Music Interviews

Honeyblood at Citadel 2015

Honeyblood at Citadel 2015

At Victoria Park’s Citadel festival, in it’s inaugural year, I got some interview time with Stina and Cat, otherwise known as Glasgow-based duo Honeyblood – a band who have been closely followed by CSR over the last year or so.


Giacomo: How are you ladies?

Stina: Good, thank you!

G: How did you find today’s performance? I noticed that you guys gathered quite a crowd, bigger than at the main stage.

S: Was it? Wow, it kind of filled out. I looked out and there was suddenly loads of people, which is always a nice sight.

G: And you were the first band of the afternoon that I noticed had everyone on their feet, as well.

S: Oh brilliant!

G: Up until then, everyone was just sat back chilling.

S: Well it is a Sunday isn’t it? And it’s sunny and dusty.

G: Did that get to you on stage, because we had to wipe the dust from our eyes from time to time?  

S: It was fine on stage but we’ve been driving around in a golf buggy and it’s just the worst.

G: Not cool.  Not cool. But anyway! You two girls are Glaswegian, right?

S: Well actually, we’re not. I live in Glasgow but I’m from Edinburgh and Cat lives in Edinburgh.

Cat: And I’m from the north east of England.

S: But Honeyblood started in Glasgow we’re a Glasgow band…

C: Which is not a bad thing.

G: I see! Because you Google the band and it says “Glaswegian”. Being from Edinburgh then, do you get any stick for that?

S: Not anymore. I’ve lived there for so long… it becomes your home. It’s such a friendly city.

G: So how long have you two known each other?

S: Quite a while now. We’ve been together as Honeyblood for coming up for a year now?

C: Yeah! A year in September, yeah.

S: But we’ve known each other since I lived in Edinburgh.

G: It was Shona that was the departing drummer, wasn’t it?

S: Yeah, Shona was before. I had another drummer as well in between.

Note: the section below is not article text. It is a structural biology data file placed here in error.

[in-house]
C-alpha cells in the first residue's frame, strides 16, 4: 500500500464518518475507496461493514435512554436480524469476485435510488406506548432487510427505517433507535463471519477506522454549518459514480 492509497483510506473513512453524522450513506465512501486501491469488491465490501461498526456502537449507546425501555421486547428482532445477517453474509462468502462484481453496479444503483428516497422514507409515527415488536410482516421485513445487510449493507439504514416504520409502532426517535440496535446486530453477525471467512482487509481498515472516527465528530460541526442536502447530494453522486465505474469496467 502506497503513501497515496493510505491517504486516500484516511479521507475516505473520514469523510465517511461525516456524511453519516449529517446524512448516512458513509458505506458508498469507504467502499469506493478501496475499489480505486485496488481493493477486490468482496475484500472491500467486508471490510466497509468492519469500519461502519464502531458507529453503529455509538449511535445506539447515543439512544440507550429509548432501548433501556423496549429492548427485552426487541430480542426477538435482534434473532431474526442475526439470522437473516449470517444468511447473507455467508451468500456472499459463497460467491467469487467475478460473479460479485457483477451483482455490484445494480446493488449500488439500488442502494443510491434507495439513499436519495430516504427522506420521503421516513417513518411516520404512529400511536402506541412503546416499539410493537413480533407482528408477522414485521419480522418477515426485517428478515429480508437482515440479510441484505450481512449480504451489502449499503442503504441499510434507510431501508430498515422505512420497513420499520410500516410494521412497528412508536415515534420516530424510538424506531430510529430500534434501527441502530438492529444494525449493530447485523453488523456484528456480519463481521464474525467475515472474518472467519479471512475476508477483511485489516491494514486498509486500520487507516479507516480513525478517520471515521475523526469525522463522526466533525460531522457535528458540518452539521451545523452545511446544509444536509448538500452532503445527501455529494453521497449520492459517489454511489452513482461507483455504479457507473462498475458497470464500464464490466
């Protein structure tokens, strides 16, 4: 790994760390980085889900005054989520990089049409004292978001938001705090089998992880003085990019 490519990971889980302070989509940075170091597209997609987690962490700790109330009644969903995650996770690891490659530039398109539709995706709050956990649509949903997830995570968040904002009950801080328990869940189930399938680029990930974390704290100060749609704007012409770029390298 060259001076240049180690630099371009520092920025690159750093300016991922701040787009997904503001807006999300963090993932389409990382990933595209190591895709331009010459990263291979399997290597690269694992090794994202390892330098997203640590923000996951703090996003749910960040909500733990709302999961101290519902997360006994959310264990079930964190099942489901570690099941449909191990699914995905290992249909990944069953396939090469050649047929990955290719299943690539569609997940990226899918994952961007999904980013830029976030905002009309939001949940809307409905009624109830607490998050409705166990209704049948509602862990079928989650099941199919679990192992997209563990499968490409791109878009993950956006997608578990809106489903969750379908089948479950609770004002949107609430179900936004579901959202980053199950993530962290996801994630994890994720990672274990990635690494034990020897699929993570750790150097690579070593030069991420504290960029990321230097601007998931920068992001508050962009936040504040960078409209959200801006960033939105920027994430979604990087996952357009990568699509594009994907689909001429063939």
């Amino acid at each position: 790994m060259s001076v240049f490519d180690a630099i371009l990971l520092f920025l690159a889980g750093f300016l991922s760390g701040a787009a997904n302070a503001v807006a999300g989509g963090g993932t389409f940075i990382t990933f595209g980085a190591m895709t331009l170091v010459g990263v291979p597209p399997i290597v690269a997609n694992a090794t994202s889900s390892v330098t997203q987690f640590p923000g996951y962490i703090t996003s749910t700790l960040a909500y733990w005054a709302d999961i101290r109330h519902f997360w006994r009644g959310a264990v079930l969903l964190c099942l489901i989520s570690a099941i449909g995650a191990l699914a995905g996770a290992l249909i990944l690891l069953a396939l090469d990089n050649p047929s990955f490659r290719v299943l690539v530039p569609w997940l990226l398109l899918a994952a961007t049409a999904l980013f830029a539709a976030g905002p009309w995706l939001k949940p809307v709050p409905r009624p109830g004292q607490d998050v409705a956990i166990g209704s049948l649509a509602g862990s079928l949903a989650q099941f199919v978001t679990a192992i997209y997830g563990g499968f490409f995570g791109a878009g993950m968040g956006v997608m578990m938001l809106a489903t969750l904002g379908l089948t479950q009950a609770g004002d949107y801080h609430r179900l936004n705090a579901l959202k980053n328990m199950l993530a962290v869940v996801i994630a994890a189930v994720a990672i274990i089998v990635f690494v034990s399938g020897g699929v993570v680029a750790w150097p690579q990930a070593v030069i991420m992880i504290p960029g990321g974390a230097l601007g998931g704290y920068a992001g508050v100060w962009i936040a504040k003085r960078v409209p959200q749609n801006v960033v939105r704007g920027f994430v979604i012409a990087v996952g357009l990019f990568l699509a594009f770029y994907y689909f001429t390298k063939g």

G: What were the reasons behind her leaving then?

S: She became a dentist.

G: Okay! (They laugh) I don’t want to tour with a band, I want to pull teeth.

S: Pretty much, yeah.

G: So, I read that you were discovered as a result of your Thrift Shop cassette.

S: That is correct.

G: That you did in a toilet apparently?

S: That is… partly correct, yes. (They laugh) No, it is true. We met Alex Knight at a showcase where we played and we brought a little tape to sell at the showcase. Then Alex took it home, listened to it and sent me an email saying, “Hey, maybe we should work together”. So yeah, it did stem out from that tape – it’s the first thing we ever released. But looking back on it now it sounds so different to what Honeyblood sounds like now. It’s nice; it has a soft spot in my heart.

G: So is that what got the attention of Fat Cat records?

S: Yeah, Alex thought it was really funny because we recorded it on this really sh*tty cas-cam thing and he just thought that was kind of sweet, I guess. He loves all of that DIY stuff so that totally backs that up, so I guess that’s why he thought it was cool.

G: And then last year’s debut album… we’ve actually playlisted a few of your tracks.

S: Thank you!

G: How have you found the reception of that album? Obviously it’s the debut so surely you want as much attention and feedback as possible.

S: Absolutely! I think for the debut album you never really know how it’s gonna go but I think it could not have gone better. I was not expecting such a positive response… especially because at shows we’ve been playing those songs for a while now and had recorded a couple, so we had an idea but the response for the album has been really really good. Now we’re just about to go and record a new one so hopefully it’ll live up to any expectations.

G: When will that be ready then?

S: By the end of the year it’ll be recorded so probably next year.

G: Lovely…. And you’ve toured with the likes of Palma Violets, Superfood. Obviously you’re all bands that are up and coming at the moment, working your way up – if you’re all going through the same motions, do you find that you have like a community feel with each other? Like a team?

C: Yeah, we had a lot of fun with Superfood.

S: They’re a lovely bunch of people and I did feel like it was that kind of thing wasn’t it? We were in the same boat; none of us had done what we were doing before, it was all kind of our first time so it was really fun to tour with them.